Please use this identifier to cite or link to this item: https://hdl.handle.net/10356/46363
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dc.contributor.authorHo, Jia Xuan.-
dc.date.accessioned2011-12-05T06:11:10Z-
dc.date.available2011-12-05T06:11:10Z-
dc.date.copyright2010en_US
dc.date.issued2010-
dc.identifier.urihttp://hdl.handle.net/10356/46363-
dc.description.abstractFor a man with seventeen sons, thirty odd wars under his belt and a relatively dysfunctional family, the fact that Colonel Aureliano Buendía figures his experience with ice as the defining moment in his life is intriguing to say the least. Going through the chain of events leading to the fateful encounter, he does not remember the acrobats with gold-capped teeth or the jugglers with six arms, nor the thousand more inventions so ingenious and unusual that his father wanted to invent a memory machine so that he could remember them all; in the critical moments right before his death, the other events are fleeting, yet “for the first time since his youth he knowingly fell into a trap of nostalgia and relived that prodigious afternoon of the gypsies when his father took him to see ice” (García Márquez 266-267). This brings us back to the very opening of Gabriel García Márquez‟s One Hundred Years of Solitude, the famous opening line: “Many years later, as he faced the firing squad, Colonel Aureliano Buendía was to remember that distant afternoon when his father took him to discover ice” (1). These repeated images suggest hints of conflicting emotions, a thin line between sentimentalism and obsession, yet undeniably, there seems to be more meaning attached to this piece of memory than what is actually revealed. Possibly, José Arcadio Buendía‟s assessment of ice as “the great invention of our time” may have made a permanent imprint on Aureliano‟s memory, yet one cannot underestimate the “boiling” impact of his personal experience (18). But one thing is certain: judging by the description of ice, “an enormous, transparent block with infinite internal needles in which the light of the sunset was broken up into colored stars”, Aureliano‟s encounter is not as simple as it initially appears to be (17).en_US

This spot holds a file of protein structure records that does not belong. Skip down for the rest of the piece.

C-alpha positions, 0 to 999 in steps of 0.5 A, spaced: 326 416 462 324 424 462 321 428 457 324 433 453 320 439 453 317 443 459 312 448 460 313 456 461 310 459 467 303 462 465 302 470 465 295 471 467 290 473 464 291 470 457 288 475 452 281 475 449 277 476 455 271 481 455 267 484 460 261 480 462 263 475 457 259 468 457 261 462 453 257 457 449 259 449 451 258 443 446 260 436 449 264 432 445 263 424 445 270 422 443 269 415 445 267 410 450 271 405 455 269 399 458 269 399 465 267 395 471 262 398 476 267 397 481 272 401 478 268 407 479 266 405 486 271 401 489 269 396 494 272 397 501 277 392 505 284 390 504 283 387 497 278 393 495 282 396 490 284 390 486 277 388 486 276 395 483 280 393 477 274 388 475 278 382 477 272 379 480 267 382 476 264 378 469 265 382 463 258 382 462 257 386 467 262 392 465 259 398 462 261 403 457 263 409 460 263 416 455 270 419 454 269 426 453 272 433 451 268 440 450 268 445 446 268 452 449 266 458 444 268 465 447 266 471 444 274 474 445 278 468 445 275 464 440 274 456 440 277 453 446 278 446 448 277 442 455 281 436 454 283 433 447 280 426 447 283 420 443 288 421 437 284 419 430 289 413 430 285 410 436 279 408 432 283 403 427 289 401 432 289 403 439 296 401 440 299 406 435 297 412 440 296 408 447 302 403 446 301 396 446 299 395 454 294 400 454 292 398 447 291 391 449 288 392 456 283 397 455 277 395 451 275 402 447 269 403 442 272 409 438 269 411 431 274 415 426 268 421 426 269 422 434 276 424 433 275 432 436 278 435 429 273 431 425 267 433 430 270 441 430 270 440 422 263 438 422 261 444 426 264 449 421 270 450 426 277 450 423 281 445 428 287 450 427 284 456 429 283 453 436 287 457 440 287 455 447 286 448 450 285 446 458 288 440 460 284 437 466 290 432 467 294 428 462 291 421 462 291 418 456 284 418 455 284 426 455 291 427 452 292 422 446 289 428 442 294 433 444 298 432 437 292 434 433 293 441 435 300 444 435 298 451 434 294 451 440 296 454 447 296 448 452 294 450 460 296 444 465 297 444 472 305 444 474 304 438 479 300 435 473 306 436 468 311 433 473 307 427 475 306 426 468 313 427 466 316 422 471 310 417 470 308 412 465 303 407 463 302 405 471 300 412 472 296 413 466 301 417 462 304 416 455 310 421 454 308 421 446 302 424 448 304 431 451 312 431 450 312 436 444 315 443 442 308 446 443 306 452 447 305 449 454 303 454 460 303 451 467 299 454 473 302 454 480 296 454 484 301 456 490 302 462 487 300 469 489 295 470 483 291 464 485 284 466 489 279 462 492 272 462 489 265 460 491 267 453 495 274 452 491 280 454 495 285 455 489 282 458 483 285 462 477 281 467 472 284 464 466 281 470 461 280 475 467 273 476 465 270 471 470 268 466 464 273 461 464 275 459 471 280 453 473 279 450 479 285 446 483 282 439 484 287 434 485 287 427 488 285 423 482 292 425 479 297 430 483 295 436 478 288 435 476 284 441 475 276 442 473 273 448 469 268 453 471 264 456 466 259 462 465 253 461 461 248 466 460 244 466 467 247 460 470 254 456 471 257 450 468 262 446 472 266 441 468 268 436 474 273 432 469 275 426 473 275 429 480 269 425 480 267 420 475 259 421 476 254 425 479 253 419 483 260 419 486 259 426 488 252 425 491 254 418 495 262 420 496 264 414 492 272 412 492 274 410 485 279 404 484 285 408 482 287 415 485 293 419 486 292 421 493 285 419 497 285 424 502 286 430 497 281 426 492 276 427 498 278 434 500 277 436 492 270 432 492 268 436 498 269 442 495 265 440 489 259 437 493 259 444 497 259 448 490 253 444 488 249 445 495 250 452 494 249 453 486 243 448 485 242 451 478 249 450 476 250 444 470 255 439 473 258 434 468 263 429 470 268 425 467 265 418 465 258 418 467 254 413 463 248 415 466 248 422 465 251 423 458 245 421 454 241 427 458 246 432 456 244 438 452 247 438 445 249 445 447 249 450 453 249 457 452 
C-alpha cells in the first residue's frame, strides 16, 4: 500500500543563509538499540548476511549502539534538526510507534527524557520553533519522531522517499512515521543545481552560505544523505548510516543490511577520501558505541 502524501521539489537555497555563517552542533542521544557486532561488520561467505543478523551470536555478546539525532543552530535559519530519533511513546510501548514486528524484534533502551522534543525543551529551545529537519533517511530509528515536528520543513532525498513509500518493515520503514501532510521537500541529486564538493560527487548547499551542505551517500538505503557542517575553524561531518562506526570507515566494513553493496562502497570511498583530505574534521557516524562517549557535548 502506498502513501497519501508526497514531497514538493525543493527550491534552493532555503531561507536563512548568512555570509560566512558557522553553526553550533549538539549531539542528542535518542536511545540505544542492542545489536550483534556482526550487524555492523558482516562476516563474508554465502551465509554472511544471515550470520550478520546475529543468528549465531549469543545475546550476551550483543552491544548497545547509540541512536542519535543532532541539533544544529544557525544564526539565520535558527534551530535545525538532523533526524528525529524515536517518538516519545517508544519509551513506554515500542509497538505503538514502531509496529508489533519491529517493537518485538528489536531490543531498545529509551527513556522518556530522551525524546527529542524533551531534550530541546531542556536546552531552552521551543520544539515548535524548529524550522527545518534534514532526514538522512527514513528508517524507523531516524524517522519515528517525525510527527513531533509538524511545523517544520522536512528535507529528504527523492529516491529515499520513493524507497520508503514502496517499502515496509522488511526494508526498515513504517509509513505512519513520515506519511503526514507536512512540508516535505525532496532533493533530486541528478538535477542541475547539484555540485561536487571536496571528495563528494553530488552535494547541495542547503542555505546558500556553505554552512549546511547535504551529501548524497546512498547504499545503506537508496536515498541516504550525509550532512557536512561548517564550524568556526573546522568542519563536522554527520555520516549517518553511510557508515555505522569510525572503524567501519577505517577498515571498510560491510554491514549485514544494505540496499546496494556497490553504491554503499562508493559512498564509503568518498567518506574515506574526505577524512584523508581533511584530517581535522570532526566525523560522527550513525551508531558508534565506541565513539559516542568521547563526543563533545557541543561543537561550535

dc.format.extent40 p.en_US
dc.language.isoenen_US
dc.rightsNanyang Technological University-
dc.subjectDRNTU::Humanities::Literature::Englishen_US
dc.titleIn memory of Aureliano's ice.en_US
dc.typeFinal Year Project (FYP)en_US
dc.contributor.supervisorDaniel Keith Jerniganen_US
dc.contributor.schoolSchool of Humanities and Social Sciencesen_US
dc.description.degreeBachelor of Artsen_US
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item.grantfulltextrestricted-
Appears in Collections:HSS Student Reports (FYP/IA/PA/PI)
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